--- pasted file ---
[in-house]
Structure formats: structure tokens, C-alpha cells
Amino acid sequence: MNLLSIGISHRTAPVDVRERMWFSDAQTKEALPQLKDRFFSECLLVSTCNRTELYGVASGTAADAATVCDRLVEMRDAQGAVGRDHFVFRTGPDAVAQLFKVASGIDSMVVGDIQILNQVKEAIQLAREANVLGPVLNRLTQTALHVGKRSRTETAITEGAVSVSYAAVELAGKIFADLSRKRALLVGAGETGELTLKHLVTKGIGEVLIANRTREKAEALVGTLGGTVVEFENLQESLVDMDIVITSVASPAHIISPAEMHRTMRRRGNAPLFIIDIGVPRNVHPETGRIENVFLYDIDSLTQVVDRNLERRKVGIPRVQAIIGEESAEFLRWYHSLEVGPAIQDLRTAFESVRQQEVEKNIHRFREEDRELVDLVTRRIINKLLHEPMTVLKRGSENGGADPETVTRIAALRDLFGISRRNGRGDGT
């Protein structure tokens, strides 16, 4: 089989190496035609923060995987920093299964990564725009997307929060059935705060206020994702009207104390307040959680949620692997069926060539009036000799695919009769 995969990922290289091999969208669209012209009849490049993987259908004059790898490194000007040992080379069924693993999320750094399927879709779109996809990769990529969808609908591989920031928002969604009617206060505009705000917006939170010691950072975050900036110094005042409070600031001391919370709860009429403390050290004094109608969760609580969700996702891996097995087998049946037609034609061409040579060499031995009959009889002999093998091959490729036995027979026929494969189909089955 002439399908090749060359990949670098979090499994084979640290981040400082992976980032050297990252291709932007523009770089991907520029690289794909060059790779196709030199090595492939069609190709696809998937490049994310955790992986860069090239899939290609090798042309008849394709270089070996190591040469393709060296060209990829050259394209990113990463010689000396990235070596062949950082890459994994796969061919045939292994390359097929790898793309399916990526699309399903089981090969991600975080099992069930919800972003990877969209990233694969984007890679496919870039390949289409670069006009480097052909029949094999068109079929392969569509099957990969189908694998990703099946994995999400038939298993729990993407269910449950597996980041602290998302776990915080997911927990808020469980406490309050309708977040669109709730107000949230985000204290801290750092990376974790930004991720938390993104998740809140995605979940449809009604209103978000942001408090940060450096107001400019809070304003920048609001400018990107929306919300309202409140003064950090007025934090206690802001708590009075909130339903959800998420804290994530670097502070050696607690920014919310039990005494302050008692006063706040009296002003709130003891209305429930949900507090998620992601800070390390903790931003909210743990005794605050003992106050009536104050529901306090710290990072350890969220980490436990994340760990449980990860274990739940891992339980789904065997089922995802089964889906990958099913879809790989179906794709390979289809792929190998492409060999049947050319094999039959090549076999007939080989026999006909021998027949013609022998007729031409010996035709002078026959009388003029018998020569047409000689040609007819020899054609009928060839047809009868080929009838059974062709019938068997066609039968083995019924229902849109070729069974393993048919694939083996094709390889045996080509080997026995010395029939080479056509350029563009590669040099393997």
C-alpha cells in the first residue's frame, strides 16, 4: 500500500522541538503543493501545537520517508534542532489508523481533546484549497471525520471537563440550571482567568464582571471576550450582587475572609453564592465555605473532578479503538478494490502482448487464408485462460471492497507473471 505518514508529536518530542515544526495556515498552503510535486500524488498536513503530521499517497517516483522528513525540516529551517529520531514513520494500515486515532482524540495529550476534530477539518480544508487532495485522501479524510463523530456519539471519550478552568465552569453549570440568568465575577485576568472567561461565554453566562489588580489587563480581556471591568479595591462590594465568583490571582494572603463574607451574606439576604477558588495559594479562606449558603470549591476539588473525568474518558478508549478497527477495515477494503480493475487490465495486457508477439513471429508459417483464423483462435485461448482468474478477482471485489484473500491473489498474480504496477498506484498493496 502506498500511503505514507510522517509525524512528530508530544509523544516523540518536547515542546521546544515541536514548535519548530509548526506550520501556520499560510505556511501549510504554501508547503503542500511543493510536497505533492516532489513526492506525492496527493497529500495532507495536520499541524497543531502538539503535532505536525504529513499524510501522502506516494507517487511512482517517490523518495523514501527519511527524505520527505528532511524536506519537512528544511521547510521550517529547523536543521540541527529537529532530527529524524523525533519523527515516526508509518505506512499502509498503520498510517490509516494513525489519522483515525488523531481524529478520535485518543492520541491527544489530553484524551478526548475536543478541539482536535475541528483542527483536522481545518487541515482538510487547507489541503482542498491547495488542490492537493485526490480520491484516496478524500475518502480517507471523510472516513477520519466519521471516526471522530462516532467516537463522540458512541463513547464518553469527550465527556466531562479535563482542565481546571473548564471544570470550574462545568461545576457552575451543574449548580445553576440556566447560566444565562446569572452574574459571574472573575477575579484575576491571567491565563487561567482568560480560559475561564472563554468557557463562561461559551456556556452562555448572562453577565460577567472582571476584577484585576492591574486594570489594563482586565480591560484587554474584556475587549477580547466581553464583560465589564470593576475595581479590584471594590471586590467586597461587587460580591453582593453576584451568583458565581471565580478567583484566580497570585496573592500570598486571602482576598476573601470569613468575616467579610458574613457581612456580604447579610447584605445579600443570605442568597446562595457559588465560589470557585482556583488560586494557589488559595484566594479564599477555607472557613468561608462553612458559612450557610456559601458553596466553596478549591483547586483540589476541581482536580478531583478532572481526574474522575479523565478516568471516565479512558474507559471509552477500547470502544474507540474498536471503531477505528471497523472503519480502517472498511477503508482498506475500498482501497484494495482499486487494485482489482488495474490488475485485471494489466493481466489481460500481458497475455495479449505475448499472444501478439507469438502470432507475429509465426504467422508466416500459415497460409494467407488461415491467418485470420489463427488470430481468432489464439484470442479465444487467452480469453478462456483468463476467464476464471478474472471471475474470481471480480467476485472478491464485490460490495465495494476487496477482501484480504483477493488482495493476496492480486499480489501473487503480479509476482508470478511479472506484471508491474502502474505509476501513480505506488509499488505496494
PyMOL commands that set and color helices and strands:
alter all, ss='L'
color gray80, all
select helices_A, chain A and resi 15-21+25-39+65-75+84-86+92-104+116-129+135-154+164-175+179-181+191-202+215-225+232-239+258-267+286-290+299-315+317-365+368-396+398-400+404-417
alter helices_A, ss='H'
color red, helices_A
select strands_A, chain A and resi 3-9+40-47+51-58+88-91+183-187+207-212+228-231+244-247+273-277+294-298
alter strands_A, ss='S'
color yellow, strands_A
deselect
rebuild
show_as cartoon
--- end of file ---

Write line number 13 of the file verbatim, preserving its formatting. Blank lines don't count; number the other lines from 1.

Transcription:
alter strands_A, ss='S'